Due Diligence

Are Mergers on Your Mind?

Conversations concerning mergers are now occurring across the country more frequently than ever before. We are seeing collaborations and merger discussions across every sector, including healthcare, human services, and even higher education. We believe there is real value in considering mergers as a strategy, but many organizations may not be prepared for the journey. This leaves many to wonder: What needs to be done while considering a merger?

There is no quick answer to this question due to the numerous factors and variables involved. However, we’d like to offer you the following tips from our own merger facilitation experience to help get you started:

  • Engage your Board. The Board of Directors is the single most important stakeholder when considering this type of strategy, so setting a plan for Board engagement and communication is critical. Even more important is making sure that the Board is part of this process from its inception and that the engagement remains consistent. 

  • Your why. What needs are you trying to fulfill in your organization? What value and benefit would a collaboration add? Understanding what your organization needs and how it can be improved, provides the foundation to support assessment and decision making.

  • Build it or Buy it. For those organizations that have reached a size where organic growth is no longer a viable approach, considering mergers as a means of addressing growth strategy, cost savings, quality, or competitiveness is a viable solution.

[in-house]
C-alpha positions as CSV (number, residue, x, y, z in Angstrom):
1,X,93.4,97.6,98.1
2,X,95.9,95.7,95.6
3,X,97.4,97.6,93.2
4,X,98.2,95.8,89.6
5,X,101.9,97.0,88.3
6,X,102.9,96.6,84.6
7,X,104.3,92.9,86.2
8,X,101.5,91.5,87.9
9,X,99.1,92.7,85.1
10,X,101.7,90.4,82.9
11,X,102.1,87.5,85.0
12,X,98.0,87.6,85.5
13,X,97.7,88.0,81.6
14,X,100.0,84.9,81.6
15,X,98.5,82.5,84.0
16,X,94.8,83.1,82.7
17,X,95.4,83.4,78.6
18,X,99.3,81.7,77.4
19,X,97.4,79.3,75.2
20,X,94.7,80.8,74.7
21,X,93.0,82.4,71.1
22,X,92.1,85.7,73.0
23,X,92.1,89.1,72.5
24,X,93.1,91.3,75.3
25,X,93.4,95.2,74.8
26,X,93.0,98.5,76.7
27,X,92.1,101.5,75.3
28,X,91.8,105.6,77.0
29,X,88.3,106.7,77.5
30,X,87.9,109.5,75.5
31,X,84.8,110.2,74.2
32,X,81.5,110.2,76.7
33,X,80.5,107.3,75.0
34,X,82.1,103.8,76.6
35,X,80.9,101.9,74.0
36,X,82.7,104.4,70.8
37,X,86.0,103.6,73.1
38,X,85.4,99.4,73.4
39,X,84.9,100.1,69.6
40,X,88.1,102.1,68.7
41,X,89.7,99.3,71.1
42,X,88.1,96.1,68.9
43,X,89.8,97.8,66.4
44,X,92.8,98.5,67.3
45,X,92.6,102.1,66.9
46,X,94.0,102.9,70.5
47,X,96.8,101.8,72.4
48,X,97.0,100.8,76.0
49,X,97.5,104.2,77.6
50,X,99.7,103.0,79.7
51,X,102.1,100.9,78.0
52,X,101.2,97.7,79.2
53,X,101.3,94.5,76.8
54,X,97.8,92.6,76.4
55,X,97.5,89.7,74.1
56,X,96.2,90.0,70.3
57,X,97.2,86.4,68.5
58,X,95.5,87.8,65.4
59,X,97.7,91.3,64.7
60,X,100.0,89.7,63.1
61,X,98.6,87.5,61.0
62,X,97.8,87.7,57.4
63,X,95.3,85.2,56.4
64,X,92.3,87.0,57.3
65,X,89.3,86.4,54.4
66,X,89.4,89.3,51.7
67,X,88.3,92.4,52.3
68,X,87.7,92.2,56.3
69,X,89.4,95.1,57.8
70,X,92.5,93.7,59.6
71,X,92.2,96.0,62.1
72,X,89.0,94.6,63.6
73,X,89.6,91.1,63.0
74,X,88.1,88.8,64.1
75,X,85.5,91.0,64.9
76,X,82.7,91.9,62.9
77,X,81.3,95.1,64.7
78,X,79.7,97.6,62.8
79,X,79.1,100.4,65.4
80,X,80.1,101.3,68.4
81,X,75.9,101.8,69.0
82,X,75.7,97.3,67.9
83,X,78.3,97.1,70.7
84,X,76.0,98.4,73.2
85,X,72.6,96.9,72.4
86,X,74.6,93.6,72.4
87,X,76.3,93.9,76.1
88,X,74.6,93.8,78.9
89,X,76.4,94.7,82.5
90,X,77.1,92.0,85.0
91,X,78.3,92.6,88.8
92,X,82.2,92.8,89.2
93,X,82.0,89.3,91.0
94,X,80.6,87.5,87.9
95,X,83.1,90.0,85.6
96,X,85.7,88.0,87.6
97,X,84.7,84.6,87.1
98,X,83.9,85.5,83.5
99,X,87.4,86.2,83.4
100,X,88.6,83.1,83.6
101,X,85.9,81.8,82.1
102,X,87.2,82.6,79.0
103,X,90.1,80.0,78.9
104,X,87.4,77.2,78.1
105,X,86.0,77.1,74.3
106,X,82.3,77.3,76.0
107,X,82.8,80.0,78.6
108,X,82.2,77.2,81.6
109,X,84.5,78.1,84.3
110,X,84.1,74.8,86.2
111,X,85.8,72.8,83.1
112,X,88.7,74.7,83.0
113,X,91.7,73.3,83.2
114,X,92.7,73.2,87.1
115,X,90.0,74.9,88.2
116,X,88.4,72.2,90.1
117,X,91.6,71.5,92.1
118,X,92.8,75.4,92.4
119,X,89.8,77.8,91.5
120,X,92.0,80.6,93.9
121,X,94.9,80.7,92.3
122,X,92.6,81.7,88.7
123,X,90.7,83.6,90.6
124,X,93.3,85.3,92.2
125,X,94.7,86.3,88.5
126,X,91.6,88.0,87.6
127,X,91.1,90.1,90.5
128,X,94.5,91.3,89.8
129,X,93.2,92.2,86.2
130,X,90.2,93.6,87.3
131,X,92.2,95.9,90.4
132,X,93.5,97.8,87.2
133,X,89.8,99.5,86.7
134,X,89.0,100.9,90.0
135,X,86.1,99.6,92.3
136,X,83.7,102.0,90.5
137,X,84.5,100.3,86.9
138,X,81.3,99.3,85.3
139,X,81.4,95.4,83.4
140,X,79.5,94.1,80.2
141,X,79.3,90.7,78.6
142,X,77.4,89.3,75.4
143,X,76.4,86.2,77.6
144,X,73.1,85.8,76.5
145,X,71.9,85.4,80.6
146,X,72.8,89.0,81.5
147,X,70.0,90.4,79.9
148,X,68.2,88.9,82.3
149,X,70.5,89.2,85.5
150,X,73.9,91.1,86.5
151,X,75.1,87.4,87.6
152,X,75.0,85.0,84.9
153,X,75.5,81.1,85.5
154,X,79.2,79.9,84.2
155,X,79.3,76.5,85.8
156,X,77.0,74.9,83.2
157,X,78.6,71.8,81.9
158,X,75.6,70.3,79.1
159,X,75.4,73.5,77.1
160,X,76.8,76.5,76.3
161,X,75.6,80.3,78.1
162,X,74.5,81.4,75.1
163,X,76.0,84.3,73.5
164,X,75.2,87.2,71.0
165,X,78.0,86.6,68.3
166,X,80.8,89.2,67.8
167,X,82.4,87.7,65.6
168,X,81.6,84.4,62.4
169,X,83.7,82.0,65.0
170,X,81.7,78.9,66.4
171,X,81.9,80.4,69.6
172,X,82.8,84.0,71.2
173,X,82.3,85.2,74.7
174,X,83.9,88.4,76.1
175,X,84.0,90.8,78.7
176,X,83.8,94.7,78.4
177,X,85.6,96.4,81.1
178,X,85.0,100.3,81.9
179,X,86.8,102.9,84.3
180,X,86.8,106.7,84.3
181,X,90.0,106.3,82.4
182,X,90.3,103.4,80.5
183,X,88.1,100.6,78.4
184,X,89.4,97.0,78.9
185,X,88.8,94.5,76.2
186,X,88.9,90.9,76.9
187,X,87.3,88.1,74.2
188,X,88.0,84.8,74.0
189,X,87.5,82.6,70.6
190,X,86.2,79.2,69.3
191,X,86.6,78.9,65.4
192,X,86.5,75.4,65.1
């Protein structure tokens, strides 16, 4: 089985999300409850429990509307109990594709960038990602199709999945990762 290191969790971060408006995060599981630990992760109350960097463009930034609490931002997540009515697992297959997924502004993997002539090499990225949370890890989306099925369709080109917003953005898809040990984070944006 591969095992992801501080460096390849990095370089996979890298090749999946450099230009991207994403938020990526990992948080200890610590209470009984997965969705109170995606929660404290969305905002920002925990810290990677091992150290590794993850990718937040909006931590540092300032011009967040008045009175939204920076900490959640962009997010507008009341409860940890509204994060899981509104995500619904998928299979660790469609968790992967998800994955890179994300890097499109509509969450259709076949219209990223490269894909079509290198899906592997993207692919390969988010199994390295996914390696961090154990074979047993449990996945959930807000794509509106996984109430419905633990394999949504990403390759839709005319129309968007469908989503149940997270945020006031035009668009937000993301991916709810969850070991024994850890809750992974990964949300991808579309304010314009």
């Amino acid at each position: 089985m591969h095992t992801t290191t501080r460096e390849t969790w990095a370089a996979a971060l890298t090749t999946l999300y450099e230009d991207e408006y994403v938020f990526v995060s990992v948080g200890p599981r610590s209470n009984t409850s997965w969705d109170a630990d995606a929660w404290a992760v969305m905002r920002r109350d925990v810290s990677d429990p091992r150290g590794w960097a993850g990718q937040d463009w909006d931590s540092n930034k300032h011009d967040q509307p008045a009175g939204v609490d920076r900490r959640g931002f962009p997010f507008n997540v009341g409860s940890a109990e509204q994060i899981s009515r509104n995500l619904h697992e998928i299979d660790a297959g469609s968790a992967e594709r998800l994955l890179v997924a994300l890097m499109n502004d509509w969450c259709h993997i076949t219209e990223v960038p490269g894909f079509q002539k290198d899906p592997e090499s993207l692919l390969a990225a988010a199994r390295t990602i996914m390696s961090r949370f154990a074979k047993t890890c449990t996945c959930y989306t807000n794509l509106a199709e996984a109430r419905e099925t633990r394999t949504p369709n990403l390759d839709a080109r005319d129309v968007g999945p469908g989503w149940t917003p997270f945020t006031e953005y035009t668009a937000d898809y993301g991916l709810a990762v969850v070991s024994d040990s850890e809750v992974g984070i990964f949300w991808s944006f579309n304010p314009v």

• Understand risks and capacity demands. It takes a significant amount of time to build strategy, find candidates, manage the deal, and then integrate once the merger deal is finalized. This could translate to an organization being unable to undertake any other initiatives during this time. Factoring this in to planning avoids the pitfalls of being overburdened or strained.

  • Answer difficult questions first! Once the process is underway, there are several critical questions concerning the surviving entity that need to be answered in order to avoid wasting time: Who will serve as the Executive Team and Board Officers? What will the surviving brand be? Who will serve on the Board of Directors? Answering these questions early on will make decision making much easier as the process moves ahead.

  • Make the tough decisions. Once the merger contract is signed, the implementation process begins. It is during this phase that decisions need to be made around restructuring. These decisions are often very difficult and stressful but, with the right approach, frustrations can be minimized. For our insights on restructuring during an Organization Design project, click here.

  • Mergers are about people. An organization’s culture is formed over time through shared values and mergers begin with the people who make up that culture. In part, a merger is the unification of two cultures, so you’ll need to allow ample time for due diligence. During this phase difficult questions will arise as an in-depth review of financials, governance, human resources, organization charts, and planning documents will occur. This is also a time to become more familiar with people and their abilities through engagement, communication, and feedback.

Considering a merger is a significant decision for any organization but preparedness is key. A successful merger will help an organization eliminate competition, acquire talent, save money, expand geographic impact, and improve quality of service, among other countless benefits. Most importantly, a merger can ensure survival in a highly competitive marketplace and allow organizations to continue the positive impact they have on society.

If you have an interest in learning about merger strategy and discussing whether it is a viable approach for you, please connect with us here.